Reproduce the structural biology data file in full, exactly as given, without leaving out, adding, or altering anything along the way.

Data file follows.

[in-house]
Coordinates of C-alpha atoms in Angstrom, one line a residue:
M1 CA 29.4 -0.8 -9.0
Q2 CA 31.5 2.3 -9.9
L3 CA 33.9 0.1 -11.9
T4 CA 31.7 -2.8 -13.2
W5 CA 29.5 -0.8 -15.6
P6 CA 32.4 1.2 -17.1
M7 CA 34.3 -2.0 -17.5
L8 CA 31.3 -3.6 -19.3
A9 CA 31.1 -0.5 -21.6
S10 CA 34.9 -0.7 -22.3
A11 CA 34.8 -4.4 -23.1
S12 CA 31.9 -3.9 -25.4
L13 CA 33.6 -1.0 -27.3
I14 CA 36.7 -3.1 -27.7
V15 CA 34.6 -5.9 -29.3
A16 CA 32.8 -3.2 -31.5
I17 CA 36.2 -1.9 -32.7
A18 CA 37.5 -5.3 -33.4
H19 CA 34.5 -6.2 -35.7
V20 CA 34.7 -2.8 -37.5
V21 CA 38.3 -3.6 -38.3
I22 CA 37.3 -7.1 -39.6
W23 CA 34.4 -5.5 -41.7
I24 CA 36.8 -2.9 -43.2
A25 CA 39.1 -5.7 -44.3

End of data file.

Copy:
[in-house]
Coordinates of C-alpha atoms in Angstrom, one line a residue:
M1 CA 29.4 -0.8 -9.0
Q2 CA 31.5 2.3 -9.9
L3 CA 33.9 0.1 -11.9
T4 CA 31.7 -2.8 -13.2
W5 CA 29.5 -0.8 -15.6
P6 CA 32.4 1.2 -17.1
M7 CA 34.3 -2.0 -17.5
L8 CA 31.3 -3.6 -19.3
A9 CA 31.1 -0.5 -21.6
S10 CA 34.9 -0.7 -22.3
A11 CA 34.8 -4.4 -23.1
S12 CA 31.9 -3.9 -25.4
L13 CA 33.6 -1.0 -27.3
I14 CA 36.7 -3.1 -27.7
V15 CA 34.6 -5.9 -29.3
A16 CA 32.8 -3.2 -31.5
I17 CA 36.2 -1.9 -32.7
A18 CA 37.5 -5.3 -33.4
H19 CA 34.5 -6.2 -35.7
V20 CA 34.7 -2.8 -37.5
V21 CA 38.3 -3.6 -38.3
I22 CA 37.3 -7.1 -39.6
W23 CA 34.4 -5.5 -41.7
I24 CA 36.8 -2.9 -43.2
A25 CA 39.1 -5.7 -44.3